[acb-hsp] Why Teams Fail
djrogers0628 at gmail.com
Tue Jan 17 22:42:10 EST 2012
Awesome, Jessie; I can identify with all the things that make a team work
and those that don't; a good team can be an awesome group where wonderful
things can happen.
From: acb-hsp-bounces at acb.org [mailto:acb-hsp-bounces at acb.org] On Behalf Of
Sent: Tuesday, January 17, 2012 9:17 PM
To: Discussion list for ACB human service professionals
Subject: [acb-hsp] Why Teams Fail
WHY TEAMS FAIL
Jessie L. Rayl
E7033, Argosy University
Why Teams Fail
I have been in attendance as a participant of a variety of team
meetings, both as a part of professional team meetings in various settings
(e.g. mental health and/or advocacy) and in nonprofit organizations.
These teams typically are for the purpose of change: someone,
generally management (in the professional organization) and the officers (in
nonprofit organization) determines that change needs to occur. Teams or
committees are then formed, generally consisting of three to eight people.
The team generally has a leader.
Sometimes, the leader is appointed by the management / President
of the organization, sometimes the team leader is elected by the team. And
then the process begins of teamwork. Generally, however, they fail for the
same or similar reasons.
An effective team has a leader who is able to communicate with
the team. The team is able to identify the purpose or intent for the team,
then develop specific goals and objectives for the team (Hall and Hord,
There are many different strategies that a leader might employ for the
development of the goals and objectives and the strategies the leader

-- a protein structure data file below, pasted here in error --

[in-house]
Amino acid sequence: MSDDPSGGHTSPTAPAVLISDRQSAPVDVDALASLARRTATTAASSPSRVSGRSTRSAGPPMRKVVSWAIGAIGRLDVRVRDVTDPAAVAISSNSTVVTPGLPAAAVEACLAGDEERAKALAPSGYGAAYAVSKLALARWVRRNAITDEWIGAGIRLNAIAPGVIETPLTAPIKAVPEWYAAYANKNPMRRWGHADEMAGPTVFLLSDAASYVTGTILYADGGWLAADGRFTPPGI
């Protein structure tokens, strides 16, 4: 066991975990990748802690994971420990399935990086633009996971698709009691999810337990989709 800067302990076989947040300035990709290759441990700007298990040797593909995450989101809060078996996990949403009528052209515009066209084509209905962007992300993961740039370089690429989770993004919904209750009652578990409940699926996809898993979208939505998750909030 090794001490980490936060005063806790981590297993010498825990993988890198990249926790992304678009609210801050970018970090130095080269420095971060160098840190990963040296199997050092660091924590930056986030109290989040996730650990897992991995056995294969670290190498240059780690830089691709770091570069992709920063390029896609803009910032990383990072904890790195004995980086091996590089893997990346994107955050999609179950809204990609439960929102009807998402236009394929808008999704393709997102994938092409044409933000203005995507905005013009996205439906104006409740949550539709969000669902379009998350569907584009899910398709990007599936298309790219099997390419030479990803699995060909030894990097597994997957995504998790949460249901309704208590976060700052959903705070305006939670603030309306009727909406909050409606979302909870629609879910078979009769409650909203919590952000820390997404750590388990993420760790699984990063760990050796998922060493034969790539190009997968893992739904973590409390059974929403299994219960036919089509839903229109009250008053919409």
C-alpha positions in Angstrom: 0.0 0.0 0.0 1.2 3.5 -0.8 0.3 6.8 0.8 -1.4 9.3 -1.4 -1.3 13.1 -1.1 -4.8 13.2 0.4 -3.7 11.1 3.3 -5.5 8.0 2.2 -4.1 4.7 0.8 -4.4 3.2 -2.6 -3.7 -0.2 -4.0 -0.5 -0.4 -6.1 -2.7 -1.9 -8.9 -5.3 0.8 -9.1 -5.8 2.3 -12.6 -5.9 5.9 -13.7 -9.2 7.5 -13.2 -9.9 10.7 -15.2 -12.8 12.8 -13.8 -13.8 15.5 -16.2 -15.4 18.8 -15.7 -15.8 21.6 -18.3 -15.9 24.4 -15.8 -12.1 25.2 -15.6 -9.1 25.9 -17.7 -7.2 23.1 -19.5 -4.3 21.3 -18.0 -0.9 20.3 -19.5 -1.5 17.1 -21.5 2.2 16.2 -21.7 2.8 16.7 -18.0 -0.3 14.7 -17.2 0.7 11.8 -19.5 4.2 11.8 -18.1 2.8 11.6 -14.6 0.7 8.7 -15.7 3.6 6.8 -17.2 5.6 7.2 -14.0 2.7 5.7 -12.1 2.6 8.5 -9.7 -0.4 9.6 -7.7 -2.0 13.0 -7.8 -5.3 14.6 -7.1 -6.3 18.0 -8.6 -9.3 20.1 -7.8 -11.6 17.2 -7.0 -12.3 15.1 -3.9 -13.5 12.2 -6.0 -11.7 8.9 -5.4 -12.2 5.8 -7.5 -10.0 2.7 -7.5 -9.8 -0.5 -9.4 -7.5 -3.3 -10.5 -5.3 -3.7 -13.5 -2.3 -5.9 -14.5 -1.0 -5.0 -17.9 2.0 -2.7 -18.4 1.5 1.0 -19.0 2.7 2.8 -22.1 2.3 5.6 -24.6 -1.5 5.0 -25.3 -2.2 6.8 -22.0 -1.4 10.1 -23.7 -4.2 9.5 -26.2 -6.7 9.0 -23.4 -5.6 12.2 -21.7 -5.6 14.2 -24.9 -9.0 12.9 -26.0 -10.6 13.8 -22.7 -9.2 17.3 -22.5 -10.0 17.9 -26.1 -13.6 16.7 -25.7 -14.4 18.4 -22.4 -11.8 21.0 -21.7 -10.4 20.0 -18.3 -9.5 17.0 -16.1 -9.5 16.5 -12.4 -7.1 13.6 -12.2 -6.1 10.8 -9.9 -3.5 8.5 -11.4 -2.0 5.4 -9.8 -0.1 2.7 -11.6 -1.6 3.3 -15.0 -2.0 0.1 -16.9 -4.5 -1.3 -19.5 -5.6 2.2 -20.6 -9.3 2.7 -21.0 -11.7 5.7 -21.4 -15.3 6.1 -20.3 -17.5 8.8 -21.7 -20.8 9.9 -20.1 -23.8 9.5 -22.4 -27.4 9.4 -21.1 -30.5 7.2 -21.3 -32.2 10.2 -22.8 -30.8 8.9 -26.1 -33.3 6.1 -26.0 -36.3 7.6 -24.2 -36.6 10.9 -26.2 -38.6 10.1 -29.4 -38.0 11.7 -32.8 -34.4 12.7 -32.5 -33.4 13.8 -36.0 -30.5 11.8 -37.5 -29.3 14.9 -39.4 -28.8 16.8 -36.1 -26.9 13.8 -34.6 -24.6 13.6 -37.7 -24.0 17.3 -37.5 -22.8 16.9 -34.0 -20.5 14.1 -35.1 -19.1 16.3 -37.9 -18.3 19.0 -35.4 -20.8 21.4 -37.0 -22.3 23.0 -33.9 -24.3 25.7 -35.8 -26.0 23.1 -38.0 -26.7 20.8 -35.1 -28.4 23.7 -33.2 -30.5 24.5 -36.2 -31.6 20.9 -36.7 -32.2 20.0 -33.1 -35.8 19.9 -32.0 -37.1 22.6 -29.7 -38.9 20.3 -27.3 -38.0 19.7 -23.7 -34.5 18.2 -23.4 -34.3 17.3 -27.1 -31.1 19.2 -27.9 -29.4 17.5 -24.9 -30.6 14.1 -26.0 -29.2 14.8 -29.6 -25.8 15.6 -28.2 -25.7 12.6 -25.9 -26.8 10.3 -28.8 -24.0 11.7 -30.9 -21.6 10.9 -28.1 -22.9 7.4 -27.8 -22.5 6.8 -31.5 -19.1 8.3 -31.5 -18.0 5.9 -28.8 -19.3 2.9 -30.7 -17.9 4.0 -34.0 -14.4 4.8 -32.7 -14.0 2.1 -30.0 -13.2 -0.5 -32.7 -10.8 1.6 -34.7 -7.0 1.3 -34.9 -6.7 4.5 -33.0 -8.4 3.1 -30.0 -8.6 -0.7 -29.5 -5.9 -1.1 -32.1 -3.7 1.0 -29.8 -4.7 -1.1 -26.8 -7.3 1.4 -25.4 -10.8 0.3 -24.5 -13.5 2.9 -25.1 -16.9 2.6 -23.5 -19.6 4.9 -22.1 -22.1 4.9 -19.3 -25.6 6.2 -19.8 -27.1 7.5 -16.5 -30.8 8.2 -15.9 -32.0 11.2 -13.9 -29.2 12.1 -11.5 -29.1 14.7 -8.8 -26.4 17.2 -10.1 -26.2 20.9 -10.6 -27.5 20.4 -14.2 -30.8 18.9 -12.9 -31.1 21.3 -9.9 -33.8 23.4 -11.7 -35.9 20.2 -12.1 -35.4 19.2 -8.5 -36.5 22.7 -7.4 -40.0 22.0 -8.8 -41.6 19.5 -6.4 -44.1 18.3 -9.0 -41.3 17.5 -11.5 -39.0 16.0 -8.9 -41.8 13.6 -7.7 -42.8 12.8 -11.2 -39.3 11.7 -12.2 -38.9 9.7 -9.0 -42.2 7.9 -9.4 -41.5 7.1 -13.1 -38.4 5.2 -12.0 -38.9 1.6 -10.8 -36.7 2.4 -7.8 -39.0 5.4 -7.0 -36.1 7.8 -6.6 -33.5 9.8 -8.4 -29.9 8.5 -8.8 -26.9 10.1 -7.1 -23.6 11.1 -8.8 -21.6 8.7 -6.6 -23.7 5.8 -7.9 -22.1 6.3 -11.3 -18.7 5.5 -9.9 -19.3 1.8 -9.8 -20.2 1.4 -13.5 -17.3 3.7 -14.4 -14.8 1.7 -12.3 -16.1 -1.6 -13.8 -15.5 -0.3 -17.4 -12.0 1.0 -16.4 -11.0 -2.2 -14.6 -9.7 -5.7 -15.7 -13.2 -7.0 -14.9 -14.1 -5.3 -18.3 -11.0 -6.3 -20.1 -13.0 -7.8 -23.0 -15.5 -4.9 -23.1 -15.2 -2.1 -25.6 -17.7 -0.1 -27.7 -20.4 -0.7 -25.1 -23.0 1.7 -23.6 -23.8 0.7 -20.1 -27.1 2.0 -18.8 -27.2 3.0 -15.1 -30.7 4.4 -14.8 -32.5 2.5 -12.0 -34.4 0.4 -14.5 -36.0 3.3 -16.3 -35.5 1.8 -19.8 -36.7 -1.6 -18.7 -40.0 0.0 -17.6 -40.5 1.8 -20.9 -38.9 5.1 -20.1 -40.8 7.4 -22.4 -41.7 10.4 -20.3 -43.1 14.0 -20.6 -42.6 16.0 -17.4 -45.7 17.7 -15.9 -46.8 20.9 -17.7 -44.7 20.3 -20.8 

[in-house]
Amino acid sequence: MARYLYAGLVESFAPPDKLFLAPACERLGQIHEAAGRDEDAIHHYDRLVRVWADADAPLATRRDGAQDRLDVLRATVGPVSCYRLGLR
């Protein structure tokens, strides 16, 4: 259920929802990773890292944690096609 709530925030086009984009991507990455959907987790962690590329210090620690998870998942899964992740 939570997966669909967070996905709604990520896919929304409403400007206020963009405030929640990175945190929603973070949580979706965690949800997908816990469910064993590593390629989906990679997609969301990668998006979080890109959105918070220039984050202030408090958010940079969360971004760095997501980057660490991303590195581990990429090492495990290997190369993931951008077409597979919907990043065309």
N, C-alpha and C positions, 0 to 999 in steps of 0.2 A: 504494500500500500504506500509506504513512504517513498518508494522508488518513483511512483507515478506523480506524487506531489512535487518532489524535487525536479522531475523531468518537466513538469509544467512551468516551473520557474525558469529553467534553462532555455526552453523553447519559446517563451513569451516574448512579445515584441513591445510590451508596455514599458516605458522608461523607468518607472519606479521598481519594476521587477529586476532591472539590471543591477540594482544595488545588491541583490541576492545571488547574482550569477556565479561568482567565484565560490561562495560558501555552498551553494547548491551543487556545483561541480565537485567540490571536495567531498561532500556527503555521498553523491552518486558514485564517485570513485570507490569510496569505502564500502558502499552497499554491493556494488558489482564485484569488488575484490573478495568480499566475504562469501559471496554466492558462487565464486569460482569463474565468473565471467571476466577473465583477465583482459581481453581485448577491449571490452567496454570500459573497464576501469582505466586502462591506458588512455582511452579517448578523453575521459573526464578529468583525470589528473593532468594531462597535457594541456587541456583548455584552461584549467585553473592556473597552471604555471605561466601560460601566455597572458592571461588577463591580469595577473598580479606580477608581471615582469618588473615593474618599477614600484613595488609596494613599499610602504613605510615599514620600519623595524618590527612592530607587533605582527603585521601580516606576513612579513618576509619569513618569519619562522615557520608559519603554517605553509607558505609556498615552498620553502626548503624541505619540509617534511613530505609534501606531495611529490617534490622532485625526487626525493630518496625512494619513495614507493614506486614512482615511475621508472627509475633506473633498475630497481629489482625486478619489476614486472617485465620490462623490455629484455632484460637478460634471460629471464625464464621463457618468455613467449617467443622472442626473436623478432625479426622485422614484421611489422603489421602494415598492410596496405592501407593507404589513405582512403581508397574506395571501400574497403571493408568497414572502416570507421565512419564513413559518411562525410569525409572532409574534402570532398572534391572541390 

utilizes will be dependent on the leader's particular style, however without
specific goals and objectives, the team cannot proceed smoothly through the
process of teamwork.
Senge describes five disciplines which are essential in successful team
work. They include:
Team Learning: This is the ability for a group of people to withhold their
assumptions and have open dialogue. This means being receptive to each
other's ideas as well, going beyond their own personal defensiveness and
being willing and able to present their ideas openly.
Building a shared vision: The group must truly share the vision for the
future. If they do, they will be excited about what they are creating
together. Their shared excitement will motivate them to create together.
Mental Models: The team members should be able to identify previously
hidden "mental models" or assumptions bring them out in the open and work
with them. These may include negative assumptions or beliefs about the
organization or reasons for why things have not worked, or fears of the
impending change. They should be able to go beyond their beliefs.
Personal Mastery: On an individual basis, each member of the team must work
on developing his or her own vision, abilities and focus. "They should
possess an inner drive to give every project their best" (Senge; E7033
Systems Thinking: The ability and practice of consistently examining the
entire system, rather than just trying to resolve isolated problems. Team
members look at the whole picture: how will this impact everyone involved?
how will this affect things down the road? Versus how does it affect me? How
does it affect me now?
When no goals and/or objectives have been set, teams fail. When there is
little or no, or poor, communication, team fail. When there is group
polarization or negative groupthink, teams fail. When leadership is
incompetent, powerless or power-driven, teams fail. When there is no
vision, teams fail.
Argosy University, E7033 Online Lecture, Senge, P. M. "The Fifth
Discipline", www.mycampus.argosy.edu <http://www.mycampus.argosy.edu/>
Hall, G. E., Hord, S. M., (2011), "Implementing Change: Patterns, Principles
and Potholes", 3rd Edition, Pearson Publication, EBook
thedogmom63 at frontier.com
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